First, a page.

get the traffic that will foolishly catch up with you.  Use your crash 
    points at the end of the race to determine how well you did.  You may 
    be at this for a good while on some courses.
    World War I
    	This is just like playing crash mode in modes other than crash 
    mode, only you’ll need a leather aviator’s helmet, some aviator’s 
    goggles, and maybe a scarf.  Turn off the game music and put on “War of 
    the Valkyries” on a portable CD player or something.  Set up a fan in 
    front of you but off to the side so it won’t obstruct your vision, turn 
    it on full blast, and either hunt down traffic or the other racers.  
    This actually works particularly well on road rage modes since the whole 
    object is to crash other cars.  You aren’t racing, you’re flying.  Find 
    an ink stamp, any ink stamp, it can be a stamp that says “good job” if 
    you have one, and put one stamp on your Playstation for every car you 
    destroy.  Tell everyone you’re a zoo pilot to make them think you’re 
    extra crazy.  If you get totaled and the game stops you early, roll 
    around on the ground screaming “mayday!” until somebody physically 
    forces you to stop.  Then go into a coma.
    Locked On Target
    	This works particularly well with a friend, assuming you're 
    of equal skill level.  If you don’t have a friend, you can still try it 
    with a computer, but computers won’t be as fun about it.  Just pick out 
    one particular racer, your friend if you have one, and destroy him as 
    many times as possible before the race is over.  Don’t let your friend 
    know of your intentions or he may tell you not to.  Hang around and wait 
    for him, make sure he’s the only one you destroy, sacrifice yourself to 
    kill him even if the game doesn’t technically award you a “takedown” for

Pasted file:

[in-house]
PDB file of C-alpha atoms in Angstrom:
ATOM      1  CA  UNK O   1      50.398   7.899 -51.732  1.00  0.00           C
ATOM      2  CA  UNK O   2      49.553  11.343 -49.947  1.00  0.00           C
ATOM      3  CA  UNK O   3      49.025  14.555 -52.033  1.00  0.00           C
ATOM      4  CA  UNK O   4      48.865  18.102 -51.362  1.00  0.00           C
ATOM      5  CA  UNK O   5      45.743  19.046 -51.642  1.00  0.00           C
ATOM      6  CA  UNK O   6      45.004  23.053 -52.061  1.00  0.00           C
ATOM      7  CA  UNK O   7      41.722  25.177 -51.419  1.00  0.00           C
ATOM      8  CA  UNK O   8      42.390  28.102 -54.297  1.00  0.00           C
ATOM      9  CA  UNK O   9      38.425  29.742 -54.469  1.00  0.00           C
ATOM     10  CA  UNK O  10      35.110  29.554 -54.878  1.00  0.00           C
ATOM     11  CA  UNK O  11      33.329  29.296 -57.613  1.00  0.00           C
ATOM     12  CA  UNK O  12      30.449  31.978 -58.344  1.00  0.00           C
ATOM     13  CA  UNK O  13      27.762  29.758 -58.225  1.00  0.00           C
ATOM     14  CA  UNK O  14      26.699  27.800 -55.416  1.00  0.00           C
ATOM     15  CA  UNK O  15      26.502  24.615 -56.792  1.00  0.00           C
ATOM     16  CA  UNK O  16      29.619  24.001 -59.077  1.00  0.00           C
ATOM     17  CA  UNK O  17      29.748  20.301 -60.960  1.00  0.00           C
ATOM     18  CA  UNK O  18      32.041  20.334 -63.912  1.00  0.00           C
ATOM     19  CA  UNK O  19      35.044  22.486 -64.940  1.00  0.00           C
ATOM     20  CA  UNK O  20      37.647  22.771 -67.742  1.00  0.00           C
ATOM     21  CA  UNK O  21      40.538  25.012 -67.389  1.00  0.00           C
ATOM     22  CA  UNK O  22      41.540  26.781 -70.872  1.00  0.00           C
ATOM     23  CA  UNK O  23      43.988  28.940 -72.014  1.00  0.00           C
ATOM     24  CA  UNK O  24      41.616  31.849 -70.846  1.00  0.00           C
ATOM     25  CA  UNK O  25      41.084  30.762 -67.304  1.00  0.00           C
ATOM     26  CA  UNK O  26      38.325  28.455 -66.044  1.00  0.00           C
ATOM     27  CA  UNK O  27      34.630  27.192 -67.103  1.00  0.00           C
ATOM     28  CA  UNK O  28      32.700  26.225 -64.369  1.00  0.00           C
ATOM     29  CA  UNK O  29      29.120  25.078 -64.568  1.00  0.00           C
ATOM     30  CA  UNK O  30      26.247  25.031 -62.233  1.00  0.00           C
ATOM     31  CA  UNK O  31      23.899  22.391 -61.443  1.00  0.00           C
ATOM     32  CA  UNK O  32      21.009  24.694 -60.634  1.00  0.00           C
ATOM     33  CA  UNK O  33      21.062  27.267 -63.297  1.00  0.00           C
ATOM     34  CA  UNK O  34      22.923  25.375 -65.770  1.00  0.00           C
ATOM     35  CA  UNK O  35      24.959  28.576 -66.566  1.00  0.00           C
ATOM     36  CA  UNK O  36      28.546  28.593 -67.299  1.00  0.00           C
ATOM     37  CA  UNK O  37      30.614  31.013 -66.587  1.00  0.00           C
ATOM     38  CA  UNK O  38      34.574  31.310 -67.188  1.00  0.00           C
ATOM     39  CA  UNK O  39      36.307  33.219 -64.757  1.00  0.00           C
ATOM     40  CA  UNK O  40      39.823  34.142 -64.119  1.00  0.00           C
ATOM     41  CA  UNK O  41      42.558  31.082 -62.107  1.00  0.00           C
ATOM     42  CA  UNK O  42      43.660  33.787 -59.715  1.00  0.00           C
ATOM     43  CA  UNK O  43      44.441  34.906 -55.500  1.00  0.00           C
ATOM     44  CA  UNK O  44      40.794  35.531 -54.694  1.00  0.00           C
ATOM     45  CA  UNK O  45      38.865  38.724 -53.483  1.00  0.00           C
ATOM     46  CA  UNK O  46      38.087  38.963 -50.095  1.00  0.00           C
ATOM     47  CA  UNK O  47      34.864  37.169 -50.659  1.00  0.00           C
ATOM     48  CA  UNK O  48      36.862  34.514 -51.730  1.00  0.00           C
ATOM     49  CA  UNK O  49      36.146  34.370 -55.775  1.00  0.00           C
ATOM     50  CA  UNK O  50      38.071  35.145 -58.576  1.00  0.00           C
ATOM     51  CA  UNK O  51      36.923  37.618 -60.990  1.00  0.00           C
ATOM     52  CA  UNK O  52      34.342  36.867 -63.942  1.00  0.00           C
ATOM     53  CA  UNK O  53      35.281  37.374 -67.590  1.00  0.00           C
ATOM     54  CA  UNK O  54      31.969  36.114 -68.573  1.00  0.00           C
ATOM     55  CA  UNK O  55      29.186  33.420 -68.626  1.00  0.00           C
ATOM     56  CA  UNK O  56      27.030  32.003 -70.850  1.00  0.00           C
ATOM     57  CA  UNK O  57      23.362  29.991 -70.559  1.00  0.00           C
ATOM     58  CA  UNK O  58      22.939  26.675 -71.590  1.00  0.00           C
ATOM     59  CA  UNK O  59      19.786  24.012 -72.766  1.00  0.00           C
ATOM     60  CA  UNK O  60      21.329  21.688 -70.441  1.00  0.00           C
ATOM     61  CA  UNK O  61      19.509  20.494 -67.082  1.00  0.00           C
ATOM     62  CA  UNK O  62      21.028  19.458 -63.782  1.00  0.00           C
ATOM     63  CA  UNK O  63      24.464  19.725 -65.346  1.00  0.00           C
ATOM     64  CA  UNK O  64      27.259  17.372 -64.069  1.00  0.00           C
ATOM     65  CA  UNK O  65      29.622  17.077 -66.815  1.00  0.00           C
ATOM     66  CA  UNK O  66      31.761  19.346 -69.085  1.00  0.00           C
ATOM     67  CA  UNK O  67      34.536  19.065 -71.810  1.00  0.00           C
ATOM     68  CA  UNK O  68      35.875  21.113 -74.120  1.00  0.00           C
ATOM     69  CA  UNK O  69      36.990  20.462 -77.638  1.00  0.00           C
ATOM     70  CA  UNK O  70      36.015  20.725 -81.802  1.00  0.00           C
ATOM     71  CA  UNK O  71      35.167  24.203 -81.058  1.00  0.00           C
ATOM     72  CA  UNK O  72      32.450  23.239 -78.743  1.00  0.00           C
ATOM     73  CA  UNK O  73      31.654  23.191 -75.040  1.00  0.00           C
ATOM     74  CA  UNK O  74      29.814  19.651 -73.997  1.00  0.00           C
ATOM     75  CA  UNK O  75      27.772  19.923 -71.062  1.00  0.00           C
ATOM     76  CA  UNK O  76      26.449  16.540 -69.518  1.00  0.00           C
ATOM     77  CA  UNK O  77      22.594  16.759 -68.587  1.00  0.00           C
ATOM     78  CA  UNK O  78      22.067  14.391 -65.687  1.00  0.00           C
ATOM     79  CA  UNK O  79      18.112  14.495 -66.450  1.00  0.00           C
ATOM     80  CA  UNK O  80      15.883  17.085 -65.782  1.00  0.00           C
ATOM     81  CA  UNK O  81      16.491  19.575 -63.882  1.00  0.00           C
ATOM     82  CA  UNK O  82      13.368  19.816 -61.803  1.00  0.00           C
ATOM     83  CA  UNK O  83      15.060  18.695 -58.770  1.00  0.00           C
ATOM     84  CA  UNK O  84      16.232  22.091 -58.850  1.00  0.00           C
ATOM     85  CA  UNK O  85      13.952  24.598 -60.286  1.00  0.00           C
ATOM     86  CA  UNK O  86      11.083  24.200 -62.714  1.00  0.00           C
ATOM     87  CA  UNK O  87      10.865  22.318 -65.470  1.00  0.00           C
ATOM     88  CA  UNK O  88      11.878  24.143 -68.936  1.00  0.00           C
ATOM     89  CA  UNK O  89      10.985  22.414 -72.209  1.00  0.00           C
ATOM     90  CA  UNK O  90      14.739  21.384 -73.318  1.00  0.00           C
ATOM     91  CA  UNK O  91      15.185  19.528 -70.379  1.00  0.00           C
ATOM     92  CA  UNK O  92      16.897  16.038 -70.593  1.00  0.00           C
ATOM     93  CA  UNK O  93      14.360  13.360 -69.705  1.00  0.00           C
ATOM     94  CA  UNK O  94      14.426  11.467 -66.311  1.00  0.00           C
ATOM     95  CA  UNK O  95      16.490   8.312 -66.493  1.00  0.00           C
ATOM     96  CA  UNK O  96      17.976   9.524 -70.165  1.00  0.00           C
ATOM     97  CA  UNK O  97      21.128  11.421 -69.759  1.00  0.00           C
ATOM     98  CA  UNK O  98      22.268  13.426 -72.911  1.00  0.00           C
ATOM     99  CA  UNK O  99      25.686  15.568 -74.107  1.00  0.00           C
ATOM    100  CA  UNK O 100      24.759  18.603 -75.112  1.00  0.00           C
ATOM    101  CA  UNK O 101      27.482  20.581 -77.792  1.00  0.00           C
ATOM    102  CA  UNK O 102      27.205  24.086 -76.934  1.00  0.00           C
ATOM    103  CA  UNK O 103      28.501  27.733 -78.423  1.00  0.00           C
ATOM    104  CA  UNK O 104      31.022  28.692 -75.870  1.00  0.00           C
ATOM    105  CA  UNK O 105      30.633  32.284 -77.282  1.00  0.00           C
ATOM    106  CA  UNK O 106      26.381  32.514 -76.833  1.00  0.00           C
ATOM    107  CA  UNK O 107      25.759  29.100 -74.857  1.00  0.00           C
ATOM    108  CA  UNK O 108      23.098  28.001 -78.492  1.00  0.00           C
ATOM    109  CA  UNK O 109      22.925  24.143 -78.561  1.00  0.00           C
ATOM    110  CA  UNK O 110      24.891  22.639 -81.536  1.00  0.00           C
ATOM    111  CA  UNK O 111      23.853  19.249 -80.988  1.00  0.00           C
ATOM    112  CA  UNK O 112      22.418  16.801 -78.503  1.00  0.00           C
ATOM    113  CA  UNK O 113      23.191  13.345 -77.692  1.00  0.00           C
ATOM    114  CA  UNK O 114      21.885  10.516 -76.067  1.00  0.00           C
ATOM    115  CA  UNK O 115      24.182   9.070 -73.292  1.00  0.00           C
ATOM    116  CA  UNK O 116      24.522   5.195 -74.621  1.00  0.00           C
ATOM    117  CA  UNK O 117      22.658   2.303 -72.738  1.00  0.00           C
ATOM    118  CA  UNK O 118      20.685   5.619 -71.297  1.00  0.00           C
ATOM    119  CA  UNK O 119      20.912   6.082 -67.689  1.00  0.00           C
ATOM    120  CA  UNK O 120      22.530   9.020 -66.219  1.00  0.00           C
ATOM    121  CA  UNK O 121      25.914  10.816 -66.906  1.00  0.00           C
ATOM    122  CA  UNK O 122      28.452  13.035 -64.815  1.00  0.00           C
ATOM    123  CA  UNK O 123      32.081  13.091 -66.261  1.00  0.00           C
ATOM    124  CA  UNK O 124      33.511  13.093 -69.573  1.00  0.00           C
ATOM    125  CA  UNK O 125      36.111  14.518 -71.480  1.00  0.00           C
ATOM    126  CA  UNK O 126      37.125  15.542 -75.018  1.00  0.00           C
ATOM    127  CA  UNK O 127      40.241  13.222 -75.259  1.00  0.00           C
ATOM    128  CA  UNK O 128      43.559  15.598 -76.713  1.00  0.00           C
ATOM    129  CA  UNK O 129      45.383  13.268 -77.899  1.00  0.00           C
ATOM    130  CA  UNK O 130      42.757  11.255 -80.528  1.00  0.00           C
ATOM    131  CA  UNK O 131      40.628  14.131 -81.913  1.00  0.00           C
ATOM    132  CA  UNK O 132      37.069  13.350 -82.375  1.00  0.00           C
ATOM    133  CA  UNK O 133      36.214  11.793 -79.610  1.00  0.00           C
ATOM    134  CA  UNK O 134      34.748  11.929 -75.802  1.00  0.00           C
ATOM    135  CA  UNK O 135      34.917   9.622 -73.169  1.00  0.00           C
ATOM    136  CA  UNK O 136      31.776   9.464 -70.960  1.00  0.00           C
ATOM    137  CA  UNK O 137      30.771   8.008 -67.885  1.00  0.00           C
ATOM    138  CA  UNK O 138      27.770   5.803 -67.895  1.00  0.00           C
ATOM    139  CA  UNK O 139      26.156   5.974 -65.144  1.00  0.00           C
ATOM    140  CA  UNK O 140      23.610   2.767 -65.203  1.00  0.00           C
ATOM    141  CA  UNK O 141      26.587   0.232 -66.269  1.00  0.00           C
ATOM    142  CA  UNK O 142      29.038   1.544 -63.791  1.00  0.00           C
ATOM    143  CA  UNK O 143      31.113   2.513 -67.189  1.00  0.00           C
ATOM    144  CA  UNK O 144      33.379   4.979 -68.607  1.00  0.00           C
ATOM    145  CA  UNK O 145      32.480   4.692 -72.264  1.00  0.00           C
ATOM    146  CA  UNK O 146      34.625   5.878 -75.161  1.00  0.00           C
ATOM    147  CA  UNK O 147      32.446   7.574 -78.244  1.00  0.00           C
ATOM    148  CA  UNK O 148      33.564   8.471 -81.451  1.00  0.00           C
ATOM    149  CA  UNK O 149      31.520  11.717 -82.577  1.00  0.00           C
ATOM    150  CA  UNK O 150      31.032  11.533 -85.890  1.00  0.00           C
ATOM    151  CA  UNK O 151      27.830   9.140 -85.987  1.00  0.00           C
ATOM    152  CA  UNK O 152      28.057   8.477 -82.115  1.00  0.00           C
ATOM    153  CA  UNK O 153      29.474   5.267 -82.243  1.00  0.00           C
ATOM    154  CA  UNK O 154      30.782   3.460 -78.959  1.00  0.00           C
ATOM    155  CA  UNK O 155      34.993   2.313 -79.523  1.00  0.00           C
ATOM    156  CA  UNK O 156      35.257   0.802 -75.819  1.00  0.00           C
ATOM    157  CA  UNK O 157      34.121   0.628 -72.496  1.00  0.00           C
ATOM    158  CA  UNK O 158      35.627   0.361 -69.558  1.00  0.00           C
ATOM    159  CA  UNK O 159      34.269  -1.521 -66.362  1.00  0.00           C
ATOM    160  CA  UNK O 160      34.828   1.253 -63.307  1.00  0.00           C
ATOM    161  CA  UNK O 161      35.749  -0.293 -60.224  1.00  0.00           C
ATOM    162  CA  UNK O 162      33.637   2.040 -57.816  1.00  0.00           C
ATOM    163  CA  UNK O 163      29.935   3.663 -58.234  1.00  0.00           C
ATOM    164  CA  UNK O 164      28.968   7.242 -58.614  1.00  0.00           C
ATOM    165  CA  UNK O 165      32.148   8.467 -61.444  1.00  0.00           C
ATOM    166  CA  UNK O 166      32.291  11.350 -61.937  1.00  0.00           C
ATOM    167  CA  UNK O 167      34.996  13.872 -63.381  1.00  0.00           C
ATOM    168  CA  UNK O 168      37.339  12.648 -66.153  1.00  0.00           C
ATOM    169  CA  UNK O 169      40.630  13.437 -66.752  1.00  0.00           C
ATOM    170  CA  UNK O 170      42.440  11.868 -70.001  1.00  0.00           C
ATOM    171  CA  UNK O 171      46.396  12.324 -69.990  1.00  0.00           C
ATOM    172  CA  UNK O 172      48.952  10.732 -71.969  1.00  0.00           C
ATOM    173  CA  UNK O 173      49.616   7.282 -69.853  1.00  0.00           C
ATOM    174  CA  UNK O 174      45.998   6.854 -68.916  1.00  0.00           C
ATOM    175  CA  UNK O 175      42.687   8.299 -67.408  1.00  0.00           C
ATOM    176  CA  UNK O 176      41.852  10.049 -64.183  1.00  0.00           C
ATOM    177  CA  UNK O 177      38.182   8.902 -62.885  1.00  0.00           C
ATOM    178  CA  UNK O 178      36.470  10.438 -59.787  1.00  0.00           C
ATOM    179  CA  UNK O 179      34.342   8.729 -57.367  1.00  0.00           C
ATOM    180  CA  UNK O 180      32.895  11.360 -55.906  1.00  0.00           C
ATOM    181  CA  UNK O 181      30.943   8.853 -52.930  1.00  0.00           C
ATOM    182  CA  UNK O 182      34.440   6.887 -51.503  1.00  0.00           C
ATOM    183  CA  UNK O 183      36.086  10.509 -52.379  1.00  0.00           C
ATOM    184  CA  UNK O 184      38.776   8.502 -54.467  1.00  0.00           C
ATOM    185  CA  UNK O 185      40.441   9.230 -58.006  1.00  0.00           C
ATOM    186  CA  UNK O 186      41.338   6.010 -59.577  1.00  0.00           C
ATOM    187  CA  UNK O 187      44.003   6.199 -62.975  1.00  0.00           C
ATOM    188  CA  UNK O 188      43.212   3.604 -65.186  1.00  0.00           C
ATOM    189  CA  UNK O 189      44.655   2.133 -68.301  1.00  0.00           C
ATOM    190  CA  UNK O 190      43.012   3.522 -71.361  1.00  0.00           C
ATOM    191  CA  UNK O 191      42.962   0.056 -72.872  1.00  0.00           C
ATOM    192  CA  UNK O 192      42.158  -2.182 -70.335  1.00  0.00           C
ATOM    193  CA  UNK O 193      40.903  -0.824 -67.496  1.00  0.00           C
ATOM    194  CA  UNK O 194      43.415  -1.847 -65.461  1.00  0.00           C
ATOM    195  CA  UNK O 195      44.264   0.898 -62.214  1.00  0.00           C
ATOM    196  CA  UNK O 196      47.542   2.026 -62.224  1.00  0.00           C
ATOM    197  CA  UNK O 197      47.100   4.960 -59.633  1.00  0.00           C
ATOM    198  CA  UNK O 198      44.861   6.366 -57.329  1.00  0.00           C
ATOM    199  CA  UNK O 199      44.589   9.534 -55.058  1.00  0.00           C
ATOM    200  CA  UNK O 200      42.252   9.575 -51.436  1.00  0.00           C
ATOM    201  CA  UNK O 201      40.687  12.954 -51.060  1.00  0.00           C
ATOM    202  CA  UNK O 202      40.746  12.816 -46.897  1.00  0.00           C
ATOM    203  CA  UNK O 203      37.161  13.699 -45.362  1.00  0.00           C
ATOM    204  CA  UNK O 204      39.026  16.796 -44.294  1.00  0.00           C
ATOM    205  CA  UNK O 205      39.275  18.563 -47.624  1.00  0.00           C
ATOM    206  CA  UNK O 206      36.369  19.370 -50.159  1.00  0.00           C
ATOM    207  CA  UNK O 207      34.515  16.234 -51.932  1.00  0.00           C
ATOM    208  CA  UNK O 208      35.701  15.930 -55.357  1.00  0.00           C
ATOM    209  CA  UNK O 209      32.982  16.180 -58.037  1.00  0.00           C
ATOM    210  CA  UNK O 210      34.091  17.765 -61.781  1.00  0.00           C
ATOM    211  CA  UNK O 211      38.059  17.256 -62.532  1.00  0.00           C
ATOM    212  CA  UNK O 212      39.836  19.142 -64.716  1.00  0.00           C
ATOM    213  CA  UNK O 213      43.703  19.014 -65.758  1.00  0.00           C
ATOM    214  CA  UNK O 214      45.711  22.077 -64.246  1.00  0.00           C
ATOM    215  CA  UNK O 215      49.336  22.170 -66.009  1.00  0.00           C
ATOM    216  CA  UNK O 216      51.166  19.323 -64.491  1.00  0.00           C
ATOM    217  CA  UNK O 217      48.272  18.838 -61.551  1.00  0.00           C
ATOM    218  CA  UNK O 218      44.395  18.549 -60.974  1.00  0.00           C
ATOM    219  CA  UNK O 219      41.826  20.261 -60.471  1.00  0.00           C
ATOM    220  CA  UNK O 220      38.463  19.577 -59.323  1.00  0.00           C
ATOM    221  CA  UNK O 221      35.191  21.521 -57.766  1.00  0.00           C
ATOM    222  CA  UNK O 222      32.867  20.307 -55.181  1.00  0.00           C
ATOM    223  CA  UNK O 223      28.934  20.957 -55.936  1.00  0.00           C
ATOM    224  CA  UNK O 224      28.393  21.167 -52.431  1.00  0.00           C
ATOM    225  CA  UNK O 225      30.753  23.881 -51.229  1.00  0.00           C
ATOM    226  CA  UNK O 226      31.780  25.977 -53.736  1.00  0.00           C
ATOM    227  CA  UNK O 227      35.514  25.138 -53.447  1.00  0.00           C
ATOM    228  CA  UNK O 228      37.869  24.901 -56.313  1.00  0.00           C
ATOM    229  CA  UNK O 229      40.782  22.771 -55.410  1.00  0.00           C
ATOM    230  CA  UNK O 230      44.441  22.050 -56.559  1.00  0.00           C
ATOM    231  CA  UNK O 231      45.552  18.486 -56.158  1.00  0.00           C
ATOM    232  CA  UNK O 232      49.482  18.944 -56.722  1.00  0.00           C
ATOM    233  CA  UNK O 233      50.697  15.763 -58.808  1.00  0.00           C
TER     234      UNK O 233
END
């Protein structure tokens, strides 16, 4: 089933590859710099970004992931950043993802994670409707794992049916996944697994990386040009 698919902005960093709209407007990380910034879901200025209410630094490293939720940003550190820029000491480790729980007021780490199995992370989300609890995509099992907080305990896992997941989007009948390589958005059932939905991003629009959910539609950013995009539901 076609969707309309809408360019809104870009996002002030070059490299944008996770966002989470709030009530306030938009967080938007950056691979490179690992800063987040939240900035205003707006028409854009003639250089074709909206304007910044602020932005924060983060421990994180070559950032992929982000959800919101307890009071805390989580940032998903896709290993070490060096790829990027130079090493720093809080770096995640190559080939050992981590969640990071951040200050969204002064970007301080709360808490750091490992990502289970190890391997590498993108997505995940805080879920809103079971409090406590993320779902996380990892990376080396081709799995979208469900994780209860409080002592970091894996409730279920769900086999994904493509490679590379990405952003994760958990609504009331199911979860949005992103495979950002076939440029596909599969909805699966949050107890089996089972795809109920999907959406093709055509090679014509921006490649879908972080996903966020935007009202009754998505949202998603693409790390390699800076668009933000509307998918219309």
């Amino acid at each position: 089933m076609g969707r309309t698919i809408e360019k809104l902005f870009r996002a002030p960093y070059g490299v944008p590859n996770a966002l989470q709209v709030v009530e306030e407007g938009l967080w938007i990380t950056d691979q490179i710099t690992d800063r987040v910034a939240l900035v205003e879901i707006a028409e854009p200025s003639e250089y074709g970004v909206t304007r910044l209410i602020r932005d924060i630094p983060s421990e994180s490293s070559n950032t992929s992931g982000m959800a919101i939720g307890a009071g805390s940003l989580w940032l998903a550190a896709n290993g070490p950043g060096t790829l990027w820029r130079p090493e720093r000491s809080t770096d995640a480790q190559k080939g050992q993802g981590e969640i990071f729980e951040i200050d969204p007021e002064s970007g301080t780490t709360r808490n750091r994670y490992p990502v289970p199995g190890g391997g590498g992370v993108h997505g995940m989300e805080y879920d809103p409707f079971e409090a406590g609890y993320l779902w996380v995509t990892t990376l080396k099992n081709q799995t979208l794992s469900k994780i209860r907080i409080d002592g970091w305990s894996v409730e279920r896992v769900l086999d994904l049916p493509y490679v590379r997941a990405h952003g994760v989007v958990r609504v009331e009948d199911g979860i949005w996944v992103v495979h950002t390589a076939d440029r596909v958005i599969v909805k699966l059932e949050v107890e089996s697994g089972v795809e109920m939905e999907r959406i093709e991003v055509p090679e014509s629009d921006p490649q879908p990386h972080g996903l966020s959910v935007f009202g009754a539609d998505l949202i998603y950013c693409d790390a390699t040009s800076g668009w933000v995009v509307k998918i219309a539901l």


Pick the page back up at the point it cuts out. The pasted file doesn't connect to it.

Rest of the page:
it.  You’ll both know it was your fault.  Make no effort to cover up what 
    you’re doing, but if he asks you about it punch him in the liver and deny 
    everything; in that order.
    Try Playing With One Hand
    	Try playing with one hand.
    World War I: Locked On Target
    	Set up everything you need to play like in the World War I idea, 
    but now your friend is your sole target.  He’s the Red Baron, and the 
    survival of your country depends on his destruction.  Once again, don’t 
    let him know what you’re thinking.  This time if he asks, remind him that 
    four legs are good and two legs are bad, and no animal shall sleep in a 
    Protector of the Innocent
    	You’ll need a friend for this one.  Play team crush with your 
    friend, and pick a fast car.  Let her pick whatever she wants; the slower 
    the better.  When the game begins, suddenly you realize that the insane 
    woman in the lane next to you is about to drive into to traffic on purpose.  
    It’s your job to stop her and save all those innocent lives.  You’ve lived 
    a long life, and it’s time to prove you really do care about society.
    	This will actually be a bit of a challenge, especially because 
    the run up of some of the crash levels is short and you won’t have much 
    time to intercept your friend and push her into a wall before she reaches 
    traffic.  You could do this on double impact too, but it really makes 
    more sense to attack your friend while you’re supposed to be on a team.
    16. Legal Stuff
    My work here is technically protected by Copyright laws, and I would 
    appreciate it if you would give credit where credit is 
    due.  I won’t labor over the issue much, but please don’t break the law.  
    Write your own FAQ.  All it takes is some English ability.  However, I 
    will permit other websites to post my work, if they prefer, without 
    advanced permission.  It really doesn’t concern me if they do as I’m an 
    independent writer.
    Copyright 2006 Greg Hoffman
    17. Special Thanks
    	I’d just like to thank my friends since many of them have gone on 
    to other things or are about to.  Best of luck to each of you in your 
    endeavors, and Lyman, I recommend you come home alive with all your limbs 
    intact.  Be sharp out there.